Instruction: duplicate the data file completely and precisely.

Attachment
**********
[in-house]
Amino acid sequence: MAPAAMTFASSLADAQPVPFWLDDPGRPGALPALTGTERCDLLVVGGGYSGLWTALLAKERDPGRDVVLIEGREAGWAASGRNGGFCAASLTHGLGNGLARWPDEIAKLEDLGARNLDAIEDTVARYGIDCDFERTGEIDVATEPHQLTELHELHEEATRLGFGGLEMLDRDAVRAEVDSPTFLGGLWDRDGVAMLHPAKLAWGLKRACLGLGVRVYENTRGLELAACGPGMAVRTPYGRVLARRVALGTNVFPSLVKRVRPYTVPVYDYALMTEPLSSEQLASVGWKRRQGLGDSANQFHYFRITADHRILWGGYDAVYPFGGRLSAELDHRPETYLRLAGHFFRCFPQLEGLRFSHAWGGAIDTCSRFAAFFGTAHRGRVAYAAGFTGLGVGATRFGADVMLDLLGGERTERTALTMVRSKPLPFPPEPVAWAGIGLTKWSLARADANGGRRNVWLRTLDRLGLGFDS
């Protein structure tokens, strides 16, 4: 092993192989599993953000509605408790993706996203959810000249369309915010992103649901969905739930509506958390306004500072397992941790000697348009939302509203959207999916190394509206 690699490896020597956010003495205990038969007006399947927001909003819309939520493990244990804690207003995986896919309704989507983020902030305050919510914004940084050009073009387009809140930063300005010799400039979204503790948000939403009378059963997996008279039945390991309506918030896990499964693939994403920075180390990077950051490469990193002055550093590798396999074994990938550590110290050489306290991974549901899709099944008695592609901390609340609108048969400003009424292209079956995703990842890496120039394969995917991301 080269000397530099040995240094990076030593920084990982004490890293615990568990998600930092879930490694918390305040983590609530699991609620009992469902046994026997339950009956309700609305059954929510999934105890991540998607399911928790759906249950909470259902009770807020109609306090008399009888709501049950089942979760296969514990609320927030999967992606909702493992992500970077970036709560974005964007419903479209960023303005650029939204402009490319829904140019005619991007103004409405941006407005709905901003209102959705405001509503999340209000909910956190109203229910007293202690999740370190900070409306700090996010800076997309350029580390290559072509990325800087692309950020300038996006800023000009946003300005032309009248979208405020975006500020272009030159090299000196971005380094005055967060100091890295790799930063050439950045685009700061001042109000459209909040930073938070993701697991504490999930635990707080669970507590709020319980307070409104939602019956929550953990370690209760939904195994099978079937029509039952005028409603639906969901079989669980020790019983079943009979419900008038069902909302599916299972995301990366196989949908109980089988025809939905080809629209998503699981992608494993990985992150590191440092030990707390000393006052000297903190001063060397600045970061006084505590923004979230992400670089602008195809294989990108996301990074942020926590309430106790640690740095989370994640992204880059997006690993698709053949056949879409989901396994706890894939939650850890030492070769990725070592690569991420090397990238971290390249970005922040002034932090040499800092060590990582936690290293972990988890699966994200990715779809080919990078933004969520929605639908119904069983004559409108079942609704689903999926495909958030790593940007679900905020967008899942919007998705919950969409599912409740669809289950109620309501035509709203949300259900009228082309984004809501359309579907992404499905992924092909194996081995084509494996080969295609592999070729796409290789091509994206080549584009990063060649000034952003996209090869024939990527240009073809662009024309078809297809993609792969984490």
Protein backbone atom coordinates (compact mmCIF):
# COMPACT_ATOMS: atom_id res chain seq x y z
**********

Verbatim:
[in-house]
Amino acid sequence: MAPAAMTFASSLADAQPVPFWLDDPGRPGALPALTGTERCDLLVVGGGYSGLWTALLAKERDPGRDVVLIEGREAGWAASGRNGGFCAASLTHGLGNGLARWPDEIAKLEDLGARNLDAIEDTVARYGIDCDFERTGEIDVATEPHQLTELHELHEEATRLGFGGLEMLDRDAVRAEVDSPTFLGGLWDRDGVAMLHPAKLAWGLKRACLGLGVRVYENTRGLELAACGPGMAVRTPYGRVLARRVALGTNVFPSLVKRVRPYTVPVYDYALMTEPLSSEQLASVGWKRRQGLGDSANQFHYFRITADHRILWGGYDAVYPFGGRLSAELDHRPETYLRLAGHFFRCFPQLEGLRFSHAWGGAIDTCSRFAAFFGTAHRGRVAYAAGFTGLGVGATRFGADVMLDLLGGERTERTALTMVRSKPLPFPPEPVAWAGIGLTKWSLARADANGGRRNVWLRTLDRLGLGFDS
């Protein structure tokens, strides 16, 4: 092993192989599993953000509605408790993706996203959810000249369309915010992103649901969905739930509506958390306004500072397992941790000697348009939302509203959207999916190394509206 690699490896020597956010003495205990038969007006399947927001909003819309939520493990244990804690207003995986896919309704989507983020902030305050919510914004940084050009073009387009809140930063300005010799400039979204503790948000939403009378059963997996008279039945390991309506918030896990499964693939994403920075180390990077950051490469990193002055550093590798396999074994990938550590110290050489306290991974549901899709099944008695592609901390609340609108048969400003009424292209079956995703990842890496120039394969995917991301 080269000397530099040995240094990076030593920084990982004490890293615990568990998600930092879930490694918390305040983590609530699991609620009992469902046994026997339950009956309700609305059954929510999934105890991540998607399911928790759906249950909470259902009770807020109609306090008399009888709501049950089942979760296969514990609320927030999967992606909702493992992500970077970036709560974005964007419903479209960023303005650029939204402009490319829904140019005619991007103004409405941006407005709905901003209102959705405001509503999340209000909910956190109203229910007293202690999740370190900070409306700090996010800076997309350029580390290559072509990325800087692309950020300038996006800023000009946003300005032309009248979208405020975006500020272009030159090299000196971005380094005055967060100091890295790799930063050439950045685009700061001042109000459209909040930073938070993701697991504490999930635990707080669970507590709020319980307070409104939602019956929550953990370690209760939904195994099978079937029509039952005028409603639906969901079989669980020790019983079943009979419900008038069902909302599916299972995301990366196989949908109980089988025809939905080809629209998503699981992608494993990985992150590191440092030990707390000393006052000297903190001063060397600045970061006084505590923004979230992400670089602008195809294989990108996301990074942020926590309430106790640690740095989370994640992204880059997006690993698709053949056949879409989901396994706890894939939650850890030492070769990725070592690569991420090397990238971290390249970005922040002034932090040499800092060590990582936690290293972990988890699966994200990715779809080919990078933004969520929605639908119904069983004559409108079942609704689903999926495909958030790593940007679900905020967008899942919007998705919950969409599912409740669809289950109620309501035509709203949300259900009228082309984004809501359309579907992404499905992924092909194996081995084509494996080969295609592999070729796409290789091509994206080549584009990063060649000034952003996209090869024939990527240009073809662009024309078809297809993609792969984490």
Protein backbone atom coordinates (compact mmCIF):
# COMPACT_ATOMS: atom_id res chain seq x y z